What is an Enrolled Agent?
Enrolled Agents are tax specialists licensed by the US Treasury Department to represent taxpayers before IRS. Enrolled Agents specialize in taxation and are the only professionals required to demonstrate competence in matters of taxation before they may represent a taxpayer. They have to get continuing education on technical tax subjects and ethics to maintain their licenses and professional society memberships.
For every Enrolled Agent in the country, there are about ten CPAs. My specialty is collection issues, something that many CPAs and other Enrolled Agents shy away from. Before becoming an Enrolled Agent, I was an IRS Revenue Officer in its Collection Division for 35 years so I know they system from both sides. I am a member of the National Society of Enrolled Agents and California Society of Enrolled Agents and am the secretary of the California Society of Enrolled Agents Big Valley Chapter.
Ordinary tax return preparers, even those with state licenses, can not represent you before the IRS if you have collection problems.
How much are fees for representation?
Wherever you go, professional fees will be based on the complexity of your case and the amount of time it is expected to take. My overhead is low and my fees are about a third of those charged by big taxpayer assistance companies that have large support staff expenses, run TV commercials, post splashy web sites or inundate your email inbox with spam. I accept credit cards or payments through PayPal. If you check out another company, plan on my fees being much lower. You can find out what others charge by calling them.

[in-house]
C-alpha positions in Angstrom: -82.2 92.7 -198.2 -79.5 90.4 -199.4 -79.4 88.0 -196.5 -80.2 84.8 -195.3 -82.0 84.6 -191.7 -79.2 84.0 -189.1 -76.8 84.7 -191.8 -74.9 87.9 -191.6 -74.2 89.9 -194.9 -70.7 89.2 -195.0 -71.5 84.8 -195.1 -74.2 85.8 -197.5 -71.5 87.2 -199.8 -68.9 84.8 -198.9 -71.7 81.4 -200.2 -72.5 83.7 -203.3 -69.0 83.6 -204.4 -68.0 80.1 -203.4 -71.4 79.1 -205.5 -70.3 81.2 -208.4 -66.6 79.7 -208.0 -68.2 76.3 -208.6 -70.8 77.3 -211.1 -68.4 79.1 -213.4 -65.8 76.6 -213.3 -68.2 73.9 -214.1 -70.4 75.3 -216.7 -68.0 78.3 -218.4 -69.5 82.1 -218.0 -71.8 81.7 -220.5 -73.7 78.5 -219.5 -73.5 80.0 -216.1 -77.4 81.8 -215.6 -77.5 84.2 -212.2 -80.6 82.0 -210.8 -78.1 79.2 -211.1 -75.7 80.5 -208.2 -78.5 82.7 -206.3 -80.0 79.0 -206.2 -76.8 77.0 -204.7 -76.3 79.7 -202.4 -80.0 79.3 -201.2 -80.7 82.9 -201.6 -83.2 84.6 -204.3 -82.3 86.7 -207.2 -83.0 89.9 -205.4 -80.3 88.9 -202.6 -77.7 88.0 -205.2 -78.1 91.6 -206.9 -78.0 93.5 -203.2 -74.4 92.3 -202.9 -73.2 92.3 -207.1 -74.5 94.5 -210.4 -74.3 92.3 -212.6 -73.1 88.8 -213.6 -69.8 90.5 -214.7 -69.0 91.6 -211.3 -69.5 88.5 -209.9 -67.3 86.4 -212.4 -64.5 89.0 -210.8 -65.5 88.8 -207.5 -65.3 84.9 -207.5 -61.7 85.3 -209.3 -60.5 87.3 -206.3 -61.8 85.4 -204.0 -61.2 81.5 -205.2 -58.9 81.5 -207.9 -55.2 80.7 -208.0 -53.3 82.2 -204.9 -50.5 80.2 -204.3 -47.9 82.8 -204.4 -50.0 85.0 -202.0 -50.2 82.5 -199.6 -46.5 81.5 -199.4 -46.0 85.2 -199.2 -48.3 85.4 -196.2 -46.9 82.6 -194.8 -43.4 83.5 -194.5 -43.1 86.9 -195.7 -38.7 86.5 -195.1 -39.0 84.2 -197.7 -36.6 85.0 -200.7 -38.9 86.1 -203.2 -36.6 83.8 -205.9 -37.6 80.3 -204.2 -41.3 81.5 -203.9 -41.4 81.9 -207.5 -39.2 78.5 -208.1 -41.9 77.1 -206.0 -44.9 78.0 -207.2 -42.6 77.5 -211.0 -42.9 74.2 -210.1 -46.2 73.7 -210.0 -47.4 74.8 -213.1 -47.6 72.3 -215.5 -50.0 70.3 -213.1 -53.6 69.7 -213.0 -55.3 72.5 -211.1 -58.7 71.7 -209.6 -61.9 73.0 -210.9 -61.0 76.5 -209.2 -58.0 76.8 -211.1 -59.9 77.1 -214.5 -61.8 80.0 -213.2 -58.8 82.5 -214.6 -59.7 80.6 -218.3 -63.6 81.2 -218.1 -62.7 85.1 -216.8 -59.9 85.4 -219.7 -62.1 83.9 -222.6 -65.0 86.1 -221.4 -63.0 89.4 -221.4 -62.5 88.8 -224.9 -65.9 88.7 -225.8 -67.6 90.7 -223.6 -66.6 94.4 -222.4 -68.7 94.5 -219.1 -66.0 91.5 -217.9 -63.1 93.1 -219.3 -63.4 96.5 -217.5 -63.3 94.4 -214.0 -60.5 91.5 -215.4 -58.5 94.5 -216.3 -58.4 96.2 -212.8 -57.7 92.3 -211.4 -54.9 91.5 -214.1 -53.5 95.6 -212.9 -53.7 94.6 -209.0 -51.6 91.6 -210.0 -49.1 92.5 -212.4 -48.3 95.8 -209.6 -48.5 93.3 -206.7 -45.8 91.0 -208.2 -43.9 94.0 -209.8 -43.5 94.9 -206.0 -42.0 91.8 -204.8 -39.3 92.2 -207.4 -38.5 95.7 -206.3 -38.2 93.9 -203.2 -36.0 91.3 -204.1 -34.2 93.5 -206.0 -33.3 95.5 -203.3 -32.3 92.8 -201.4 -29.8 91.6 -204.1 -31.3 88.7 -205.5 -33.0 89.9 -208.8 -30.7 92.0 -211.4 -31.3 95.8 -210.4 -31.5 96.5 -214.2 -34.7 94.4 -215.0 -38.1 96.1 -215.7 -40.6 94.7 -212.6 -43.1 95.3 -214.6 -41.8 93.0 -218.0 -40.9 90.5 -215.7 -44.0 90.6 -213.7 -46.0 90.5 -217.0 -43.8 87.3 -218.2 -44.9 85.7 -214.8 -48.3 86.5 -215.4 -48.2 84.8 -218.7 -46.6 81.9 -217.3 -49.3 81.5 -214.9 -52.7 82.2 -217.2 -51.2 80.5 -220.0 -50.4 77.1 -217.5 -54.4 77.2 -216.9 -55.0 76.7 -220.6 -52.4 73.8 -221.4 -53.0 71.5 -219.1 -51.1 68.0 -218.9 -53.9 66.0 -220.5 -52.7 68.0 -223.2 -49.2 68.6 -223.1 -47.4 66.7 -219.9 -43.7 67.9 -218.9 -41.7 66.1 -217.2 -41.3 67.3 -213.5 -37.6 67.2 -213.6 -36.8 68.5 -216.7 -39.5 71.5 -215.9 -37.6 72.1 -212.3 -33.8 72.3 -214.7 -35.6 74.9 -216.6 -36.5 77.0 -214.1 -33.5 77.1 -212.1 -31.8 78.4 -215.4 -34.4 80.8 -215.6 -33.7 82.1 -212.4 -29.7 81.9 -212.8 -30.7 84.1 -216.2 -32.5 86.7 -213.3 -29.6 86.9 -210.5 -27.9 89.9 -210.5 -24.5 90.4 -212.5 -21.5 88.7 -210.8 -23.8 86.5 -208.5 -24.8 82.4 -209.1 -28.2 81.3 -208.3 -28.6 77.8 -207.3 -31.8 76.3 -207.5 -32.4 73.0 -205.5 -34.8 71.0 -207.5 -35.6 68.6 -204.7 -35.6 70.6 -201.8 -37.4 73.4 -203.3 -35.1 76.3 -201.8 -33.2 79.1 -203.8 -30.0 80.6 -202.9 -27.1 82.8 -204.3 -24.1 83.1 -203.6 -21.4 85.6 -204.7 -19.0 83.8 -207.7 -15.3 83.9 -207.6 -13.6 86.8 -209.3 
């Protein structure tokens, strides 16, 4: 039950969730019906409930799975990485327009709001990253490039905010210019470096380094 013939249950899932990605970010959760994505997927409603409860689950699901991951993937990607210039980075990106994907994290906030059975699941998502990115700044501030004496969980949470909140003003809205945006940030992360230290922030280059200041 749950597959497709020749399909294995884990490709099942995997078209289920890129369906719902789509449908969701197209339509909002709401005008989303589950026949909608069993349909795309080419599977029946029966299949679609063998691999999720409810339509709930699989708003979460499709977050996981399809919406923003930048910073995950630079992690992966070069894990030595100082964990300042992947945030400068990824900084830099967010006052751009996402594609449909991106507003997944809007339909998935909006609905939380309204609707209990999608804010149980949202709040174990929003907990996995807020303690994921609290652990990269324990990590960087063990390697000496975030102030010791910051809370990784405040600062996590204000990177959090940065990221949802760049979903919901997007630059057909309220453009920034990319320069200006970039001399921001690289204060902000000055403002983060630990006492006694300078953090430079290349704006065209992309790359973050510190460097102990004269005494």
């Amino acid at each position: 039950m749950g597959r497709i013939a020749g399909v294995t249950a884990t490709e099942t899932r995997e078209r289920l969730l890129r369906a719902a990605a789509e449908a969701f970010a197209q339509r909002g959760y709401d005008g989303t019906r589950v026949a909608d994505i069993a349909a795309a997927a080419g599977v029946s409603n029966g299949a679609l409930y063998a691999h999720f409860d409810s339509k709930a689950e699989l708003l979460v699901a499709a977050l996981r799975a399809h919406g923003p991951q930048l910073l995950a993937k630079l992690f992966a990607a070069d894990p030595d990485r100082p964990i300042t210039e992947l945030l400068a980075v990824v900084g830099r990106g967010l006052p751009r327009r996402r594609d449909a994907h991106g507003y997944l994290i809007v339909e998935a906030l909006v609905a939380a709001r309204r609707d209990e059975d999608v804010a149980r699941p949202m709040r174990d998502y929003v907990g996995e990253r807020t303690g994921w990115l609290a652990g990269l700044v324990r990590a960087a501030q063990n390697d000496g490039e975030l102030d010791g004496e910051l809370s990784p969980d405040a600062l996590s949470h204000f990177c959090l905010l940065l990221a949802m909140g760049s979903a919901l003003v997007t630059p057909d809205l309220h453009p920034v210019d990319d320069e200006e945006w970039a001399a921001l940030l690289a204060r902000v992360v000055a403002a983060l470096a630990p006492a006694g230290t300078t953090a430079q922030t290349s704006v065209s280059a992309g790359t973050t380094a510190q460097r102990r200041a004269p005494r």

Will IRS keep calling me?
No. Once you have signed a power of attorney appointing a representative IRS must deal with your representative. You will still get correspondence from IRS and a copy will be sent to your representative. You can’t grant a power of attorney to an ordinary tax return preparer except for an audit of a return that person prepared. Only Enrolled Agents, Attorneys an CPAs can represent you in collection matters.
Will the IRS Approve My Offer in Compromise or Payment Agreement?
Nobody can answer that question without evaluating your individual situation. If you are considering any tax resolution firm, see if you are asked a lot of questions before being told what they can do or if they are more interested in signing you up. You will probably be talking to a salesman not a tax professional. If you call me, you will talk to me.
IRS will demand an amount that IRS thinks it can collect. You may be able to show you can’t pay anything right now. IRS has strict expense guidelines, which must be analyzed to determine the best way to present your case. For smaller accounts IRS can be more flexible in its demands.
Good News: Late payment penalty charges are reduced by half for taxpayers who get an installment agreement early in the collection process. Bad News: This penalty is doubled if you wait until a levy is threatened. It pays to deal with your tax problems as early as possible. Your wallet will be happy you did.